5 Simple Activities to Boost Your Toddler’s Language Skills

Kathleen Rose

Playtime activities for toddlers are surely best when they are fun and simple. Without the pressure of complex instructions to follow toddlers can learn in a natural and enjoyable way. In this post, I share five of my favorite easy playtime activities, all of which can give your little one an amazing language workout.

Animal actions

Pretending to be animals is an engaging way to get moving with your little one, and build language skills (including the foundational skills of listening and imitation). Try these actions, remembering to name the animal and describe what you’re doing:

  1. Elephants – stomp, wave your arm like a trunk and ‘haroo’ loudly
  2. Snakes – wriggle on the floor and hiss
  3. Rabbits – put your hands up like ears and jump
  4. Horses – gallop and neigh
  5. Butterflies – flutter and flap your arms
  6. Fish – swim your hands in front of you and make a bubbling sound
  7. Monkeys – leap about and make ‘hoo hoo’ sounds
  8. Dragons – flap your arms to fly, roar and ‘breath fire.’

Your child learns: animal names and noises, verbs (action words), and adverbs (words to describe actions, like fast or quietly)

Puppet play

Long before babies and young toddlers are ready for dramatic play; puppets grab their attention. One of the best ways to use a puppet to help your child learn new words is to perform simple actions and teach verbs, like wave, eat, drink, kiss, dance, hug, sneeze, cough, sleep and so on. Most first-words learners start to use verbs a little later than nouns (names for things). Play is the perfect time to introduce them.

Listen out for your child’s ideas during puppet play. For example, they may like to bring objects for the puppet to eat, or show it a favorite toy. Older toddlers could tell the puppet about a recent event.

Your child learns: verbs, short phrases, social skills, and storytelling skills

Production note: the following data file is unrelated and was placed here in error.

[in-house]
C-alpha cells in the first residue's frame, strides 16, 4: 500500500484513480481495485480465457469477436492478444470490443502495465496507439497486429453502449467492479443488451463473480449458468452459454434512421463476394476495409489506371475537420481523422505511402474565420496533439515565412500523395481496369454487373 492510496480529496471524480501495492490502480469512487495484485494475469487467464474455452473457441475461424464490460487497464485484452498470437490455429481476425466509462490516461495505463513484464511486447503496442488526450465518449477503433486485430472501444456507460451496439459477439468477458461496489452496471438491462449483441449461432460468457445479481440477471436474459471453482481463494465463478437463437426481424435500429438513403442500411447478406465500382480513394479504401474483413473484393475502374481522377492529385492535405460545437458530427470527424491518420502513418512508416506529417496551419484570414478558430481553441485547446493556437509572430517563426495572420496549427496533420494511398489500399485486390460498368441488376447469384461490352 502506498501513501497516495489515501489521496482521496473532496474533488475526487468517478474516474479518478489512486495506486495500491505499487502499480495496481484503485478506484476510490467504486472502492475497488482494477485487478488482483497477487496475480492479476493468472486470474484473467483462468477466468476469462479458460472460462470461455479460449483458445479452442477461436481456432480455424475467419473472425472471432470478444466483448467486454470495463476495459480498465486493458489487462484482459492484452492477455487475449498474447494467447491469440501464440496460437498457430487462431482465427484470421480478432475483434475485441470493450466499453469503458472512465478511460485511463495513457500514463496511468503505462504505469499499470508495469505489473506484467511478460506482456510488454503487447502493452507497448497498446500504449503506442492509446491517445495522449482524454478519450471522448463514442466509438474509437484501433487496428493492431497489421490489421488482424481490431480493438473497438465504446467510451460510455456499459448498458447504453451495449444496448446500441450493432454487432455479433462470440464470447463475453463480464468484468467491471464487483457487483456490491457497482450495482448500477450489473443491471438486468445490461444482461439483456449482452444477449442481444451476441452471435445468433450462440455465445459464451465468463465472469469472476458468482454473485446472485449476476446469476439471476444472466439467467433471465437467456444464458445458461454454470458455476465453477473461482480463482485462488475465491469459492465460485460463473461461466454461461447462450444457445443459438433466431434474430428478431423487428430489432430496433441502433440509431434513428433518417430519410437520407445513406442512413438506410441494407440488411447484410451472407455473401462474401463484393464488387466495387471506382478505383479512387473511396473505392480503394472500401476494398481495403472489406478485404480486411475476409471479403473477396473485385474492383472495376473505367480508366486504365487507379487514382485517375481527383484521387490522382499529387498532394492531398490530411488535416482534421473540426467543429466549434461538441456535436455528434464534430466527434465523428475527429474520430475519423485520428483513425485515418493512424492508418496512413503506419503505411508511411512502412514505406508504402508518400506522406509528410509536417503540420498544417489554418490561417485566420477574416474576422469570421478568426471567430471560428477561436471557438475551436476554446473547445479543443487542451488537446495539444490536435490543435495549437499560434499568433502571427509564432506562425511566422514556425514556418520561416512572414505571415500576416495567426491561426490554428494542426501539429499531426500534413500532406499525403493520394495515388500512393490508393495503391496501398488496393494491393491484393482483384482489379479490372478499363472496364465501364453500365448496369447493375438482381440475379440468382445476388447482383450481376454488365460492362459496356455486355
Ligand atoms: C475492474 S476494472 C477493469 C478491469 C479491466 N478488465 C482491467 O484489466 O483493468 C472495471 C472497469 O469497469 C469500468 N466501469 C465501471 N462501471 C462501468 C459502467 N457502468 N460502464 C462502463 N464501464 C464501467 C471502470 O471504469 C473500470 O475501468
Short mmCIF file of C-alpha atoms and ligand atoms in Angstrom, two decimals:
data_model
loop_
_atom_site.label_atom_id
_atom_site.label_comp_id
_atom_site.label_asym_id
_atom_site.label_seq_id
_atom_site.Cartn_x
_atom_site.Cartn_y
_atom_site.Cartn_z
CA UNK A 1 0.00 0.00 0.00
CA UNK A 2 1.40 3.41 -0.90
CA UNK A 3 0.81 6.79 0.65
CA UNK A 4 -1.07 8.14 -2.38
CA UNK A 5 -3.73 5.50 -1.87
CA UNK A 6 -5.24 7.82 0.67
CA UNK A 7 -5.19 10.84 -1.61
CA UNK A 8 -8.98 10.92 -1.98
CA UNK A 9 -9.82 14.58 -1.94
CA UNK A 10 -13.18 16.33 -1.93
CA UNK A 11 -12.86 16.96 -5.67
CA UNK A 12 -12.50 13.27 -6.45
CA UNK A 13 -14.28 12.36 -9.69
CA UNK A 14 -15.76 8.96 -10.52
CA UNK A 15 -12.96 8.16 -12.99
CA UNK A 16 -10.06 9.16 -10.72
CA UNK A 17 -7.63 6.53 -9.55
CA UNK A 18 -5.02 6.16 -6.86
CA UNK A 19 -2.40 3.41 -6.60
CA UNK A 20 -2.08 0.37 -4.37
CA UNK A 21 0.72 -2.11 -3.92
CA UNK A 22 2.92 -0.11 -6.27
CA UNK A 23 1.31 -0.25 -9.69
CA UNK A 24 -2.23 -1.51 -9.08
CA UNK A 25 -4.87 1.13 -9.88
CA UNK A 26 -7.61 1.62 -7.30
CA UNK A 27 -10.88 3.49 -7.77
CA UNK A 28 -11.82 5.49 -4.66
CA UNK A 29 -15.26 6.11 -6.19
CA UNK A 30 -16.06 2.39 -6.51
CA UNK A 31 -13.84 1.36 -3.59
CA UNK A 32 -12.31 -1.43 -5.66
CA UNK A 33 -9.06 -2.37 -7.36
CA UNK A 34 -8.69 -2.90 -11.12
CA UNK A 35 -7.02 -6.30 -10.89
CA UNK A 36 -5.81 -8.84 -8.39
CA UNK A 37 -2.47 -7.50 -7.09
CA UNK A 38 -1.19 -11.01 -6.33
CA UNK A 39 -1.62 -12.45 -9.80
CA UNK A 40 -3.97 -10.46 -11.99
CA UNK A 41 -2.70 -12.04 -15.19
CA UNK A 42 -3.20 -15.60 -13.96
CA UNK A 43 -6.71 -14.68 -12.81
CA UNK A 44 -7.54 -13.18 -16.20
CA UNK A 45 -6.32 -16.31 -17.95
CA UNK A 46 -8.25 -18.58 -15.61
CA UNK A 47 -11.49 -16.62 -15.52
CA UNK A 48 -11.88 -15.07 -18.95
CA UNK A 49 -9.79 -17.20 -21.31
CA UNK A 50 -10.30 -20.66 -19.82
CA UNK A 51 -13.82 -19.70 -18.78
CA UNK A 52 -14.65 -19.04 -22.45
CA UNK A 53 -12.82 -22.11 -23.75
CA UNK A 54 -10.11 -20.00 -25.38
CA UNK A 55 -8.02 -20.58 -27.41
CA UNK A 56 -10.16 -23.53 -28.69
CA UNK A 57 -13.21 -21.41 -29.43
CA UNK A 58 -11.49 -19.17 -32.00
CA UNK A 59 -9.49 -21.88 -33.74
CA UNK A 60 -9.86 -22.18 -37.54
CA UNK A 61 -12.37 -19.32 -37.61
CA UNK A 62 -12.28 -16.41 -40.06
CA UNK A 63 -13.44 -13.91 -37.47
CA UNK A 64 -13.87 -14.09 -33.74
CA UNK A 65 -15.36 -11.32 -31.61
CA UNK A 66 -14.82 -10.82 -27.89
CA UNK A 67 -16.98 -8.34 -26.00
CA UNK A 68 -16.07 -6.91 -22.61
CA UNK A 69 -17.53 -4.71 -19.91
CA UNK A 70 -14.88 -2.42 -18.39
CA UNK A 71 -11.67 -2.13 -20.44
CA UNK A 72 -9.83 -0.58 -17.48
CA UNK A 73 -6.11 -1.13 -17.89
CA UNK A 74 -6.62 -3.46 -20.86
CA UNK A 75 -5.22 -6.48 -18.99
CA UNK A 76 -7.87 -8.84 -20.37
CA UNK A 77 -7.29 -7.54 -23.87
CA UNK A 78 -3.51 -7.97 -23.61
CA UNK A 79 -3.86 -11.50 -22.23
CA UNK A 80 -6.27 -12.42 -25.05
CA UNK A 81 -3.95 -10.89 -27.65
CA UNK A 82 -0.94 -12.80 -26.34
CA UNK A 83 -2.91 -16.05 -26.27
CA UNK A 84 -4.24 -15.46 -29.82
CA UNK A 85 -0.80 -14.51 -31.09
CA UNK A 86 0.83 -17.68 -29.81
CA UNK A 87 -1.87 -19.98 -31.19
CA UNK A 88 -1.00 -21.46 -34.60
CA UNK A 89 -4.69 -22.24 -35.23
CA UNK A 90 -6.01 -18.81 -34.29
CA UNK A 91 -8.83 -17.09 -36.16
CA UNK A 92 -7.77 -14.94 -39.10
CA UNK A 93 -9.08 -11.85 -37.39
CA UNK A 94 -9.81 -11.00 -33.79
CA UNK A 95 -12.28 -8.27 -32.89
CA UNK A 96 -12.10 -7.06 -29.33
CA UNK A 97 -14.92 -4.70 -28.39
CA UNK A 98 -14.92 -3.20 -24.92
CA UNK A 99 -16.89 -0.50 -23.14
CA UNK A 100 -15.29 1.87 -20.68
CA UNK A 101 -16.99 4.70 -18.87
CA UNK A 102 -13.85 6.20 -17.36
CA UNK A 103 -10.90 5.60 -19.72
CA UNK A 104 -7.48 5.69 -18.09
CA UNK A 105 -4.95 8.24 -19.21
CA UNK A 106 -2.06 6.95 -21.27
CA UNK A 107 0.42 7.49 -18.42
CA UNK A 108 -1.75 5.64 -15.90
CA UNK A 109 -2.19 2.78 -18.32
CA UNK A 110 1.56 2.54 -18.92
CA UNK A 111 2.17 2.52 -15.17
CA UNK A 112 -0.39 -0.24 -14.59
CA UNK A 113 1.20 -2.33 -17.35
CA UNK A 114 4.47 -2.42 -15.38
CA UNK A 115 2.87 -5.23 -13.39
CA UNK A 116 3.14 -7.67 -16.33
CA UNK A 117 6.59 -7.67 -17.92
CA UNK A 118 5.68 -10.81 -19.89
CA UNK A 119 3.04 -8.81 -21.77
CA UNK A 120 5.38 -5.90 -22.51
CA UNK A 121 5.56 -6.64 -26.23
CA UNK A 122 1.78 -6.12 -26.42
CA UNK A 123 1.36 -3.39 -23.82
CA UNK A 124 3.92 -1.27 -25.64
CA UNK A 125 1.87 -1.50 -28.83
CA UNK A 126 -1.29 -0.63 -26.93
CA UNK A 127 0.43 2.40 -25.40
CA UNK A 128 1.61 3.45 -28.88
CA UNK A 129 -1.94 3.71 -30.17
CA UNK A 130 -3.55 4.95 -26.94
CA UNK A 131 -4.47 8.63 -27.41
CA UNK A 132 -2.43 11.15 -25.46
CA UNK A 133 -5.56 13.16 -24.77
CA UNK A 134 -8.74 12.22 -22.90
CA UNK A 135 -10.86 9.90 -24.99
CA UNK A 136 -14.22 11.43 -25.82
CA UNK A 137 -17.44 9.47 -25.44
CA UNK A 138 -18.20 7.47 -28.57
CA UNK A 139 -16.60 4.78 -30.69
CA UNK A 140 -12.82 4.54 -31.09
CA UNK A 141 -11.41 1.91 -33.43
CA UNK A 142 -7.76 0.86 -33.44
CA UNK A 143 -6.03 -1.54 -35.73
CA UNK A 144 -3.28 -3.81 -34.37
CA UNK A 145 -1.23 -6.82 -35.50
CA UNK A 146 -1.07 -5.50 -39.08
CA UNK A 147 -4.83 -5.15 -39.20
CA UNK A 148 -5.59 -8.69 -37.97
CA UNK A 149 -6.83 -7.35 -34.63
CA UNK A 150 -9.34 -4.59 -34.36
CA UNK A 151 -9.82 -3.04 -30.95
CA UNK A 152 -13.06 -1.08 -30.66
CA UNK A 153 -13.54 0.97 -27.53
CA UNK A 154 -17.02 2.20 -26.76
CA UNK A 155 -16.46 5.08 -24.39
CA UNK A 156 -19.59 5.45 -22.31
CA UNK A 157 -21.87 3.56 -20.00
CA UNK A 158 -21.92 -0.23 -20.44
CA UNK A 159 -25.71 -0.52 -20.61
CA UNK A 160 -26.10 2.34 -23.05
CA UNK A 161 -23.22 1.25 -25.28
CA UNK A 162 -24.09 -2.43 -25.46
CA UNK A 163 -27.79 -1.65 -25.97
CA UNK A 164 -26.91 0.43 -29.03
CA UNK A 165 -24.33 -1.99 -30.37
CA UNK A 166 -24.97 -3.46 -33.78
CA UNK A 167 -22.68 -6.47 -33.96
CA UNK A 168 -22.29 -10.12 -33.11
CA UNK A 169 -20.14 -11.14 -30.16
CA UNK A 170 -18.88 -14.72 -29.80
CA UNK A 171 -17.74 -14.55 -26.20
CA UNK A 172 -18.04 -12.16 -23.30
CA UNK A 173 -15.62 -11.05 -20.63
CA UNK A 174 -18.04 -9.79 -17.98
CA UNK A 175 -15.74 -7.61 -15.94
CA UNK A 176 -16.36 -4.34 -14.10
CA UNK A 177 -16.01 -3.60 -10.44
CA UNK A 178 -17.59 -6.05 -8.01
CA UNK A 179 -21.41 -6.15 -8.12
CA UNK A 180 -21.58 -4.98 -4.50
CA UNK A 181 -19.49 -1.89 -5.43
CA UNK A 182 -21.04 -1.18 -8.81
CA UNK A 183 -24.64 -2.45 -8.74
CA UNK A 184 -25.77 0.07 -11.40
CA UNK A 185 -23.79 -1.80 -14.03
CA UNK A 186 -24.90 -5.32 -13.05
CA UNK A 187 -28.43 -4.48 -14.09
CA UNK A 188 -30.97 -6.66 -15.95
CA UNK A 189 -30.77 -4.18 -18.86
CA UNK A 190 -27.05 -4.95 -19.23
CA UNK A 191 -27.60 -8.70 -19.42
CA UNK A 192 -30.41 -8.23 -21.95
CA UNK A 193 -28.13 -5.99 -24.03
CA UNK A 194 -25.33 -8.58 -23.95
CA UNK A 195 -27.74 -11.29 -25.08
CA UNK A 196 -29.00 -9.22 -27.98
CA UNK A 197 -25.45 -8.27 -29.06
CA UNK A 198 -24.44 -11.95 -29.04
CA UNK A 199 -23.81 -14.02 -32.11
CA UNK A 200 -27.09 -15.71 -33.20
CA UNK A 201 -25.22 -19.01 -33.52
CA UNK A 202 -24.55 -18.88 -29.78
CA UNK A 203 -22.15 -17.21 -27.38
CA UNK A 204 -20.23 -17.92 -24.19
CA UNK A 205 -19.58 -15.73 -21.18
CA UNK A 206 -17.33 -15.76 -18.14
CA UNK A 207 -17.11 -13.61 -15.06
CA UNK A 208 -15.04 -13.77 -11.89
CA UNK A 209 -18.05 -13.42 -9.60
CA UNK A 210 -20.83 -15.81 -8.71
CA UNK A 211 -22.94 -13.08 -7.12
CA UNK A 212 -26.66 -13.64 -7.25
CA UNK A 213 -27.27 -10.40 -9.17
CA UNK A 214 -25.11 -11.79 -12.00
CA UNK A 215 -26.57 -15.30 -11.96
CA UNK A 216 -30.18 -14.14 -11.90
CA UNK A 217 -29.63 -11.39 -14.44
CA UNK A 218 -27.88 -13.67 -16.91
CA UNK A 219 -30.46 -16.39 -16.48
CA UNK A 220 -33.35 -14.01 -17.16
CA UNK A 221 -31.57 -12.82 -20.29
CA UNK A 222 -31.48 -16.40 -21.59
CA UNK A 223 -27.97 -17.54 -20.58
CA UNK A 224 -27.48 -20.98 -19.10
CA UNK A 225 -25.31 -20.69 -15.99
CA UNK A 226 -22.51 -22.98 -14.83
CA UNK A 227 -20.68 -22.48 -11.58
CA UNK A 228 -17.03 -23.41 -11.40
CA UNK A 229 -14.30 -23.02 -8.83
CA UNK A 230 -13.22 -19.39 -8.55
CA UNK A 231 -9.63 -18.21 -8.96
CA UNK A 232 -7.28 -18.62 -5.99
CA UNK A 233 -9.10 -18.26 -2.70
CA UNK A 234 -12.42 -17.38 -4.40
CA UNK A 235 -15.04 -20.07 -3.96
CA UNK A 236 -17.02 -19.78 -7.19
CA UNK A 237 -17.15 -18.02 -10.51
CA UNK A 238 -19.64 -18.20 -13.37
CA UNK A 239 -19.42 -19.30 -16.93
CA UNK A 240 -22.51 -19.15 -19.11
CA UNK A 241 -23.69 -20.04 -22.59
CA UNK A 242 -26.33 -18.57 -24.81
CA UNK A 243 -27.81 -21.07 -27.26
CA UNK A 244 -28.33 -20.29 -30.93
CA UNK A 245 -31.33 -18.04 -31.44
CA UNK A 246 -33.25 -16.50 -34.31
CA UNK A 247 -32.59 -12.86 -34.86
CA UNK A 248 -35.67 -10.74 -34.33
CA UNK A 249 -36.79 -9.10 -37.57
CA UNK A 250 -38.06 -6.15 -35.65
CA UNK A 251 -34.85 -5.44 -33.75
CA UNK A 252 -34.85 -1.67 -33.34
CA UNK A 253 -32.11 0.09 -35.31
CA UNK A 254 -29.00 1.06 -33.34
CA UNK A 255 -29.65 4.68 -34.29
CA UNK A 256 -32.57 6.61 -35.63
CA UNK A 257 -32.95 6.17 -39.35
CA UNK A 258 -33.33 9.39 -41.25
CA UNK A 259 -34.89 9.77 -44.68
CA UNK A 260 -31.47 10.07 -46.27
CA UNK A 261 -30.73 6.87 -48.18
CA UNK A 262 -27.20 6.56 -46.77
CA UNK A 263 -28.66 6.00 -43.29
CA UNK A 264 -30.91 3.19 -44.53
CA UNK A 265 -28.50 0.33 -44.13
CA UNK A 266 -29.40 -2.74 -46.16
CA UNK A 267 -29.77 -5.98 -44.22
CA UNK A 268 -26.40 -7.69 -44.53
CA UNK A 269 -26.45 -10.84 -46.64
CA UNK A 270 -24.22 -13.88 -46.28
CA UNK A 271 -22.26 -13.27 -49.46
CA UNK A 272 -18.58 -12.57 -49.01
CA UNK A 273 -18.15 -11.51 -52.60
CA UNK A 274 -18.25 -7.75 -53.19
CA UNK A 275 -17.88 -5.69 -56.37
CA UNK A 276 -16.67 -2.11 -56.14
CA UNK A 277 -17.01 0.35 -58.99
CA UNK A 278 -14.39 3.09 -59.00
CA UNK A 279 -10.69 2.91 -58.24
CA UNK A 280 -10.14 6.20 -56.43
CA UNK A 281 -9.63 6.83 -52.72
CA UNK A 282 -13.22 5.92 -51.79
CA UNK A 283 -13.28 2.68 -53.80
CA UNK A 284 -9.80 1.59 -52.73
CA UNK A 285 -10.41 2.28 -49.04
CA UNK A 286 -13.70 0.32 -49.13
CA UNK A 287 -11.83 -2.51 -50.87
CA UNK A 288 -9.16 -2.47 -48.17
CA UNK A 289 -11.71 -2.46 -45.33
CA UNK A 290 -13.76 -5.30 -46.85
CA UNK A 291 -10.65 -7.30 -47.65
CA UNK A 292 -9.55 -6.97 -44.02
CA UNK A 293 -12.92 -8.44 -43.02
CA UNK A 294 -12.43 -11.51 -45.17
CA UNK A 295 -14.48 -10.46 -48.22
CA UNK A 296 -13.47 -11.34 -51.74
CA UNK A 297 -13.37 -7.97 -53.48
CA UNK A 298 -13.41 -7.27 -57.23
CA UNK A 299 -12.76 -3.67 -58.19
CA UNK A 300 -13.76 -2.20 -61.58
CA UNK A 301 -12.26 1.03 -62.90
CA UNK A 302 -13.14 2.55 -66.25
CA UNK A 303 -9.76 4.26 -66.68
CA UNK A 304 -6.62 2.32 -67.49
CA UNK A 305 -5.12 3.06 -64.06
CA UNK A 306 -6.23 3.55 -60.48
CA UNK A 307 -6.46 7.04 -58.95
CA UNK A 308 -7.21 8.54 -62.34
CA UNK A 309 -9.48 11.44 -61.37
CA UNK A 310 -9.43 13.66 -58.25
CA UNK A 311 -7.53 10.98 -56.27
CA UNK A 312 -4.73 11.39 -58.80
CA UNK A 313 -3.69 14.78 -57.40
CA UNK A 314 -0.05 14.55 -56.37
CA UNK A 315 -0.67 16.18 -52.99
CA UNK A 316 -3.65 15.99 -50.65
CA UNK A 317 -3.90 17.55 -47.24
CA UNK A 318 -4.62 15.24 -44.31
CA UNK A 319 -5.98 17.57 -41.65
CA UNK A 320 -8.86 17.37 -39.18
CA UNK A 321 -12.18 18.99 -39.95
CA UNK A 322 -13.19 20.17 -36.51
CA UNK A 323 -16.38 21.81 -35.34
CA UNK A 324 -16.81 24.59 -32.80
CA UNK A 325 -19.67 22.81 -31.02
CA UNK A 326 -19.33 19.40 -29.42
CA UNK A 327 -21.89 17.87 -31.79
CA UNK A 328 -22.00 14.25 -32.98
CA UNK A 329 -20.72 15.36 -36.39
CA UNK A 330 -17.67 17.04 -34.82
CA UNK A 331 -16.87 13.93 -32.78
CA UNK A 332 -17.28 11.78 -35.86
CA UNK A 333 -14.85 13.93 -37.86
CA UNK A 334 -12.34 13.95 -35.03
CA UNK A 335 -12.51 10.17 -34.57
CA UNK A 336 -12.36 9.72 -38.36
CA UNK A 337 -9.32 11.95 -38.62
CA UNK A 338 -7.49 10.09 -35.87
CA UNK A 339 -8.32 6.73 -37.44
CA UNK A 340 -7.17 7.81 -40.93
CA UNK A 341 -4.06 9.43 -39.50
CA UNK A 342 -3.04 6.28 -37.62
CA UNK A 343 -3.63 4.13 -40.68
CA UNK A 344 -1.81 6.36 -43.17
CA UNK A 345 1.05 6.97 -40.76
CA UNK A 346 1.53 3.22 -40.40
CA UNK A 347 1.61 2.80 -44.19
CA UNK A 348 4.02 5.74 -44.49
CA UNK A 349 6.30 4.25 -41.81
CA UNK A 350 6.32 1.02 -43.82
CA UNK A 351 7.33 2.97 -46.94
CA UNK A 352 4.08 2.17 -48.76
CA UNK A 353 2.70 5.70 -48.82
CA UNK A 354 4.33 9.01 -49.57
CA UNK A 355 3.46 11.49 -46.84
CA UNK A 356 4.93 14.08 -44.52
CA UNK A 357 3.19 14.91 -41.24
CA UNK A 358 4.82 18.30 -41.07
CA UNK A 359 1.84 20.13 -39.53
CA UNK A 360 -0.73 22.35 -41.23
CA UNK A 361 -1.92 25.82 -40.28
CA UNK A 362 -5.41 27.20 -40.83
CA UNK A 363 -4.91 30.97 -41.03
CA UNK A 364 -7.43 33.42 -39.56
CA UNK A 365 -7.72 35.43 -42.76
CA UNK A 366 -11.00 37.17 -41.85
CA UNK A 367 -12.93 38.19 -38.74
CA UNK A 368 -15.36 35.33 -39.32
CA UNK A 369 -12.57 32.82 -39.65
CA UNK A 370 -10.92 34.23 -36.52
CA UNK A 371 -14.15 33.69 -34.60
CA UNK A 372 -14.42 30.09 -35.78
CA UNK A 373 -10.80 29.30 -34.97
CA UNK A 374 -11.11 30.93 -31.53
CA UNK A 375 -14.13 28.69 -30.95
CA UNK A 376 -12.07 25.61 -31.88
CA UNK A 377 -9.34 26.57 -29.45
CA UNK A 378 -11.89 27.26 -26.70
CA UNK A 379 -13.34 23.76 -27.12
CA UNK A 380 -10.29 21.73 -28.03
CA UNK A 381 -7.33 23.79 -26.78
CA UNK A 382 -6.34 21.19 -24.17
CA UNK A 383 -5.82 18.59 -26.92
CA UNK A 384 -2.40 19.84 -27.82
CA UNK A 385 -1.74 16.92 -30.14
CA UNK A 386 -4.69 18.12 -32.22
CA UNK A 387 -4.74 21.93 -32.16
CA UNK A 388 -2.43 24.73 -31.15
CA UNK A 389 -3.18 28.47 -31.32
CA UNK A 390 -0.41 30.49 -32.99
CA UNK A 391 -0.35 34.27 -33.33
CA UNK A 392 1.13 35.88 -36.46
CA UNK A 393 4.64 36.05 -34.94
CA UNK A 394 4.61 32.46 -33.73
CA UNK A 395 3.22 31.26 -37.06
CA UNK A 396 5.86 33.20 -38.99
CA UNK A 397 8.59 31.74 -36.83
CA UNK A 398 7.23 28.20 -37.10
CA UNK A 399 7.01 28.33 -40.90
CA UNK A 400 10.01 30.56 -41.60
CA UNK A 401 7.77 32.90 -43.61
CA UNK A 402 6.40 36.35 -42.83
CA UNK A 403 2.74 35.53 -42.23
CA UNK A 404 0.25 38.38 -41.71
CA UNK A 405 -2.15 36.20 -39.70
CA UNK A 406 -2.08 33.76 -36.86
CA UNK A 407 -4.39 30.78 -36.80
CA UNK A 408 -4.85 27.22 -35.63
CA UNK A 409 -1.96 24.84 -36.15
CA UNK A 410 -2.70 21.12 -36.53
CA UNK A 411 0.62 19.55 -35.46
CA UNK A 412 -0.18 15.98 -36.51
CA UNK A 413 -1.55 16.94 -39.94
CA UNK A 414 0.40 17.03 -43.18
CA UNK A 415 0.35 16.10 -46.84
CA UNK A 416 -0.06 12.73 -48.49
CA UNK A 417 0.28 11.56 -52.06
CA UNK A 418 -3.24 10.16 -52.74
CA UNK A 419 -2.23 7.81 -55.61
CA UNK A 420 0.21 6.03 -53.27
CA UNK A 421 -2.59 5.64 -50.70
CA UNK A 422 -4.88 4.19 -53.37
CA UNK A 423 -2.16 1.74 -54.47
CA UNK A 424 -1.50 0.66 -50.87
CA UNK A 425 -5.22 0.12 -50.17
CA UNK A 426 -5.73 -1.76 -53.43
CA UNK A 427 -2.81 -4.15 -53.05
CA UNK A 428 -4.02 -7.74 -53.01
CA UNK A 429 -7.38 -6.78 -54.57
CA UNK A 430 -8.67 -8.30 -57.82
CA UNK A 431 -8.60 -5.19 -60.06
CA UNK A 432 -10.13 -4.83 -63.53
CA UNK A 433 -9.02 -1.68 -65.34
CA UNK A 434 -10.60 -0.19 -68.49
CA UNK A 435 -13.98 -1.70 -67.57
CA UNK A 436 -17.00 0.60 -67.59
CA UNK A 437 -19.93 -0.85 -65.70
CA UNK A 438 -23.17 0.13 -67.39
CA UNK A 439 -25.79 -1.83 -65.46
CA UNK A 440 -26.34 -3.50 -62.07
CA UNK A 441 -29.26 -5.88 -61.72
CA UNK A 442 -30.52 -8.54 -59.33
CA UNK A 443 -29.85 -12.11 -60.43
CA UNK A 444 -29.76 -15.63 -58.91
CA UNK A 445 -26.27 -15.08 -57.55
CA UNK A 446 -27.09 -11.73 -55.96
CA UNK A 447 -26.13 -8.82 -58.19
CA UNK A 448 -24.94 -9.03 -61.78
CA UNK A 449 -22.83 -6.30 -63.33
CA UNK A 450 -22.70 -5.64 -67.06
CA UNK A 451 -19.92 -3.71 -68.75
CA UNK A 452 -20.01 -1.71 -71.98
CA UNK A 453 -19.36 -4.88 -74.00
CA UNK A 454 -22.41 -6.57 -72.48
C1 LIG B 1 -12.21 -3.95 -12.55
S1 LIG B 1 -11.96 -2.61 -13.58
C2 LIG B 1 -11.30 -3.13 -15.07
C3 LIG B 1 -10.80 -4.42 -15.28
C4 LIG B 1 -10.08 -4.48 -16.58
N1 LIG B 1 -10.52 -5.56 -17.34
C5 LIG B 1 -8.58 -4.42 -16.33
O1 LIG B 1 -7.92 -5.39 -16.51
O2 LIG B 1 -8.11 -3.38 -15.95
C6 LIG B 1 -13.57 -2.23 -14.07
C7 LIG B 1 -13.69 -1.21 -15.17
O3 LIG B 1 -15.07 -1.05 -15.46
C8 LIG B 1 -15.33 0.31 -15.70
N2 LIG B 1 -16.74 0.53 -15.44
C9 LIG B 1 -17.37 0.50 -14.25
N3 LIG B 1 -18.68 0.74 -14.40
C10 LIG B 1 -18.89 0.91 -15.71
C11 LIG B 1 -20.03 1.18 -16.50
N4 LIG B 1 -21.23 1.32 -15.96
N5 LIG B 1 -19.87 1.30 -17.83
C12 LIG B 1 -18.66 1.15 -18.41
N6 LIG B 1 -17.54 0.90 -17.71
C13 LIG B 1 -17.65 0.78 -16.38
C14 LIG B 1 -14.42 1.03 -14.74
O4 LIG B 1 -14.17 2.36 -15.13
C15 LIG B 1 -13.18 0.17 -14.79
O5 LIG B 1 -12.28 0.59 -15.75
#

Hide and Seek

Hide and seek is a perfect language game because it’s fun, interactive and very simple. You can play anytime with no preparation or cleanup, and it works with more than one child.

Toddlers are often not great at hiding or staying hidden, so hide and seek can be more like elaborate peekaboo, but no matter! Keep your part in the play light-hearted and predictable. Tell your toddler to hide, and that you’ll look for them. Cover your eyes and count to ten very clearly, then say ‘Ready or not, here I come!’ Open your eyes, and ask aloud ‘Where’s [child’s name]?’ If they manage to stay quiet, you can start looking in the wrong places: ‘Is she in the cupboard? No. Where’s [child’s name]? Is she in the corridor? No. Where’s [child’s name]? Is she behind the sofa? No. Ah, there you are! I found you! You’re beside the playpen.’ Next, swap roles.

Your child learns: where -questions; locations (prepositions like on, under, beside); words to name things around the house; counting; short phrases; and negation (e.g. ‘She’s not in the bedroom.’)

Act out a story

Have you read your child’s favorite story so many times you know the words? Try acting it out for them, with a lot of energy and eye contact. Encourage your little one to join in. Grab some props if it helps, e.g. a toy bear for We’re Going on a Bear Hunt.

Your child learns: enjoyment of storytelling and lots of rich vocabulary from the stories you choose

Go outside

Just stepping outside gives so many opportunities for talking and learning, plus toddlers love to play in the fresh air. While you’re out, hunt for nature. Look for bugs, plants, and stones to show your child down on the ground, or clouds, birds and planes to show them in the sky.

You could turn this activity into a scavenger hunt by drawing images of four or five things on paper. Tick each item off as your toddler finds them. Ideas for things to spot include a leaf, a stick, a bug, a cat and a flower.

Give your little one a chance to run and race, or dig about in nature. Mine enjoy making big piles of leaves and stones and describing what they find. In the backyard, their imaginations take them on wild adventures, as stripy stones become tigers, and white stones become polar bears.

Your child learns: names for objects, descriptive words, storytelling skills, and early literacy skills (image recognition during the scavenger hunt).

Head to the Playroom

This post was syndicated with permission to BonBon Break Media, LLC.

Kathleen is a writer and stay-at-home mom with two little boys, aged 2 and 3. Formerly, she was an academic, and researched and taught English language. Now she shares ideas for helping children to start to talk and develop strong communication skills on her blog, Word Boosting.